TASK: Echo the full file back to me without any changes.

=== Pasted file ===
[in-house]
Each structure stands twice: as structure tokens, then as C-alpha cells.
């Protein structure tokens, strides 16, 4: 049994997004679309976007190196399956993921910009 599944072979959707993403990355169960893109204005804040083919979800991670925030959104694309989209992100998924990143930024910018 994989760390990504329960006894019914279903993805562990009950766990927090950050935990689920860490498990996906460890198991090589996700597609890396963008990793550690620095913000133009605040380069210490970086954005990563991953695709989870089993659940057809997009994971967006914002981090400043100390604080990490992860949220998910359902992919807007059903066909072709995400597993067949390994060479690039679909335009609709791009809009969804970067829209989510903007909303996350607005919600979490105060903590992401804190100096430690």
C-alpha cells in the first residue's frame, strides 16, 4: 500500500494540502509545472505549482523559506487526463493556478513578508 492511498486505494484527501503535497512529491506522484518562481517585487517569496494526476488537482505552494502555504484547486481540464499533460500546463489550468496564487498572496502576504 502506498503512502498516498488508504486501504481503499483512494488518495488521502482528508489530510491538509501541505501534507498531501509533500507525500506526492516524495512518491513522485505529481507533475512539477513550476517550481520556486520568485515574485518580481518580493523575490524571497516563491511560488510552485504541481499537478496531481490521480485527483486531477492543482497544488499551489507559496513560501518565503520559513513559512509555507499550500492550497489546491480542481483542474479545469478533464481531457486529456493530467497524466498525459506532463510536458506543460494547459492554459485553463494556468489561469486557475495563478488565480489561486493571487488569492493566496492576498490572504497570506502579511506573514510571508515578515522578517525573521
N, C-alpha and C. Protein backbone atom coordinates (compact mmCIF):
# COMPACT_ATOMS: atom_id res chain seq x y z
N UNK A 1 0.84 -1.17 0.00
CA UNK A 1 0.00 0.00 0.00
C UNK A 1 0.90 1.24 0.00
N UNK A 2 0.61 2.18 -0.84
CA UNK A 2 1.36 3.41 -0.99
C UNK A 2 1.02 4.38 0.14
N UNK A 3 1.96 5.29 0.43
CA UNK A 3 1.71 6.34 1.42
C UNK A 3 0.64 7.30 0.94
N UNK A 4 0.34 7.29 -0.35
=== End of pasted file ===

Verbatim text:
[in-house]
Each structure stands twice: as structure tokens, then as C-alpha cells.
């Protein structure tokens, strides 16, 4: 049994997004679309976007190196399956993921910009 599944072979959707993403990355169960893109204005804040083919979800991670925030959104694309989209992100998924990143930024910018 994989760390990504329960006894019914279903993805562990009950766990927090950050935990689920860490498990996906460890198991090589996700597609890396963008990793550690620095913000133009605040380069210490970086954005990563991953695709989870089993659940057809997009994971967006914002981090400043100390604080990490992860949220998910359902992919807007059903066909072709995400597993067949390994060479690039679909335009609709791009809009969804970067829209989510903007909303996350607005919600979490105060903590992401804190100096430690």
C-alpha cells in the first residue's frame, strides 16, 4: 500500500494540502509545472505549482523559506487526463493556478513578508 492511498486505494484527501503535497512529491506522484518562481517585487517569496494526476488537482505552494502555504484547486481540464499533460500546463489550468496564487498572496502576504 502506498503512502498516498488508504486501504481503499483512494488518495488521502482528508489530510491538509501541505501534507498531501509533500507525500506526492516524495512518491513522485505529481507533475512539477513550476517550481520556486520568485515574485518580481518580493523575490524571497516563491511560488510552485504541481499537478496531481490521480485527483486531477492543482497544488499551489507559496513560501518565503520559513513559512509555507499550500492550497489546491480542481483542474479545469478533464481531457486529456493530467497524466498525459506532463510536458506543460494547459492554459485553463494556468489561469486557475495563478488565480489561486493571487488569492493566496492576498490572504497570506502579511506573514510571508515578515522578517525573521
N, C-alpha and C. Protein backbone atom coordinates (compact mmCIF):
# COMPACT_ATOMS: atom_id res chain seq x y z
N UNK A 1 0.84 -1.17 0.00
CA UNK A 1 0.00 0.00 0.00
C UNK A 1 0.90 1.24 0.00
N UNK A 2 0.61 2.18 -0.84
CA UNK A 2 1.36 3.41 -0.99
C UNK A 2 1.02 4.38 0.14
N UNK A 3 1.96 5.29 0.43
CA UNK A 3 1.71 6.34 1.42
C UNK A 3 0.64 7.30 0.94
N UNK A 4 0.34 7.29 -0.35